Cebu mayor facing raps for failure to remove road obstructions
CEBU CITY – A town mayor in Cebu is facing charges for failure to comply with the directive of President Duterte to clear public roads of obstructions.
Mayor Dean Michael Singco of Ginatilan town was among 10 local chief executives in the country who failed in the standards of the Department of the Interior and Local Government (DILG).
In a Facebook live coverage last Friday, DILG Undersecretary Epimaco Densing III said they filed complaints about grave misconduct and gross negligence against these LGUs before the Office of the Ombudsman.
Respondents were the 10 local chief executives of Guinsilban, Camiguin; Pili, Camarines; Sur; Ginatilan, Cebu; Sagay, Camiguin; Manticao, Misamis Oriental; Pagsanjan, Samar; Caraga, Davao Oriental; Aurora, Zamboanga Del Sur; Baco, Oriental Mindoro; and Lapuyan, Zamboanga del Sur.
Of the 1,534 cities and municipalities, 101 failed during the assessment, 15 of which earned the lowest score.
“They got a score of less than 50 percent—way beyond the passing rate of 70. It is supposed to be their responsibility to maintain the cleanliness of the roads and sidewalks,” Densing said.
He said they would file cases against the remaining five LGUs that failed once the documentation is completed.
Although he did not specify the cities and municipalities, Densing said these were from Abra, Davao del Norte, Samar, Benguet, and Cebu.
The Inquirer tried but failed to reach Singco through the phone.
During his 2019 State of the Nation Address, President Duterte gave the mayors 60 days or until September 29 to “reclaim all public roads that are being used for private ends.”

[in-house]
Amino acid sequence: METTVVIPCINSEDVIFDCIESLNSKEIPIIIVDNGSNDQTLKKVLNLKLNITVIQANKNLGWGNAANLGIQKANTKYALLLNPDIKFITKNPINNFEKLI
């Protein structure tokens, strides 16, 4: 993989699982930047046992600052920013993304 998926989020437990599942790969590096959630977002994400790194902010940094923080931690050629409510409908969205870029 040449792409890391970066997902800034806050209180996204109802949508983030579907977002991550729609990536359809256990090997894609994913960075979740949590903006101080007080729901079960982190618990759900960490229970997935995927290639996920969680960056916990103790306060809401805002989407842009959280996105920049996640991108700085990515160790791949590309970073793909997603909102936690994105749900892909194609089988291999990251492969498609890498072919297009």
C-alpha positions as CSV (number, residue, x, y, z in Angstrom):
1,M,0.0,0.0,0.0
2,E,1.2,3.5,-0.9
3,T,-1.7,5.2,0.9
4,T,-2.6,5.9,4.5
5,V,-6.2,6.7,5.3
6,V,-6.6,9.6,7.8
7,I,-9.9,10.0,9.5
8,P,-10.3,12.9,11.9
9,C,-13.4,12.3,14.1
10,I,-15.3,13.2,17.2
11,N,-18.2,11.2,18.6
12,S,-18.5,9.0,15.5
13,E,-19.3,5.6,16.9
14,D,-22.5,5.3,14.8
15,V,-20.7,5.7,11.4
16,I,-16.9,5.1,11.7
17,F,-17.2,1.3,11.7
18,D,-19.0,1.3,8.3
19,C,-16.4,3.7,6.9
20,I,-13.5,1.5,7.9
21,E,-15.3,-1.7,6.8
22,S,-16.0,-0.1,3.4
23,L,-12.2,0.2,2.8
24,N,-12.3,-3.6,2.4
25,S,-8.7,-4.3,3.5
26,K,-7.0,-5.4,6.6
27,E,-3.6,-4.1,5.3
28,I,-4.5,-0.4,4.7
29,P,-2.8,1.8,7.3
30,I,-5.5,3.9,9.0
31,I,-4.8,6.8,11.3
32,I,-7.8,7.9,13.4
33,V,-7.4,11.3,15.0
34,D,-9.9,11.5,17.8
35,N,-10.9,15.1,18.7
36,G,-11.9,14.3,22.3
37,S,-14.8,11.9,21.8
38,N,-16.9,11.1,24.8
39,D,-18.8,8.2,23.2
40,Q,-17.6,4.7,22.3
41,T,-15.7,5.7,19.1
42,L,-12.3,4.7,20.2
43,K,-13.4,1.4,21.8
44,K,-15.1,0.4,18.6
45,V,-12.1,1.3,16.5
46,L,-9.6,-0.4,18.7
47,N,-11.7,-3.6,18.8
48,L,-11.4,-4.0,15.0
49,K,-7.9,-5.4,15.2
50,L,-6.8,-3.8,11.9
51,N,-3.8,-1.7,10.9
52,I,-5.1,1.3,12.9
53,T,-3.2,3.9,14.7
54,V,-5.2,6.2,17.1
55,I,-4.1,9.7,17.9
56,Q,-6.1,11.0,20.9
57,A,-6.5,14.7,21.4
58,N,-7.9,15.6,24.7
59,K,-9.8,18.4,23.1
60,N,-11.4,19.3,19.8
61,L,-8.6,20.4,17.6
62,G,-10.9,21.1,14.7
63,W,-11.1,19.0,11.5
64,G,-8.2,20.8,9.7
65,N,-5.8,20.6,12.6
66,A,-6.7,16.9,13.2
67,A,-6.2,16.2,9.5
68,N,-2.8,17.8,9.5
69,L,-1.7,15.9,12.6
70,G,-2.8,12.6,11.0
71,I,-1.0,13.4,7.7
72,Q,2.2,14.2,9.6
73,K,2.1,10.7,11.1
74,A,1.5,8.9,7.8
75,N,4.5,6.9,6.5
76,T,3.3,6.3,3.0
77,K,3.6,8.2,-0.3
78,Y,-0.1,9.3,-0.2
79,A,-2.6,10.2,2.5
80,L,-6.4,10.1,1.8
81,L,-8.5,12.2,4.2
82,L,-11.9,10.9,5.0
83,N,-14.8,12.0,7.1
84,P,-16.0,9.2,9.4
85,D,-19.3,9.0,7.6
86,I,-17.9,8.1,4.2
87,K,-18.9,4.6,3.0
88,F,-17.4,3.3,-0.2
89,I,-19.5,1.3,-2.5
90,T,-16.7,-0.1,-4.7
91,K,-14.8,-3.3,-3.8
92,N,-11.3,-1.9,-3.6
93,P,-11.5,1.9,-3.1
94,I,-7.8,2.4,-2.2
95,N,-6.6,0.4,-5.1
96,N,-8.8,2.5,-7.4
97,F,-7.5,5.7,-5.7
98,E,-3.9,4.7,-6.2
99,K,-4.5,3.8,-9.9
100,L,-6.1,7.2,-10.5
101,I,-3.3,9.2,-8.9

The series of validation was scheduled from September 30 to October 4.
Validation teams were created and composed of representatives from DILG, Philippine National Police, Bureau of Jail Management and Penology, Bureau of Fire Protection, civil society organization, and media.
“We documented everything. We noted that the streets and sidewalks in these areas were not cleared of obstructions. This is the reason why we sued them,” Densing said.
The DILG used a four-tier rating system in evaluating the compliance of the LGUs based on the percentage of primary and secondary roads that they have cleared.
•High compliance – 91 to 100% of roads cleared
•Medium compliance – 81 to 90% roads cleared
•Low compliance – 71 to 80% roads cleared
•Failed – 70% or lower percentage of roads cleared
The DILG Memorandum Circular-121-2019 said that to be fully compliant, the LGU should also enact or revisit ordinances related to road clearing and the banning of illegal construction, prepare an inventory of roads within their jurisdiction, develop and implement displacement strategies, and rehabilitate recovered public roads.
Densing said the road clearing program would not end with the filing of cases but is something the LGUs would do continuously.
“The time of having lazy mayors is gone. Clearing the roads and sidewalks is part of their responsibility. If they can’t do it, they better not run for any position in government. It’s that simple,” he said.
Interior Secretary Eduardo Año earlier said that no LGU garnered a 100- percent compliance score. He considered the nationwide road clearing efforts successful, with 75 percent of the roads in the inventory cleared.
DILG-7 Director Leocadio Trovela said the Duterte administration envisions sustaining the road-clearing effort by conducting quarterly evaluations at the barangay level.
In Central Visayas, the compliance rate of all LGUs reached 91%./lzb
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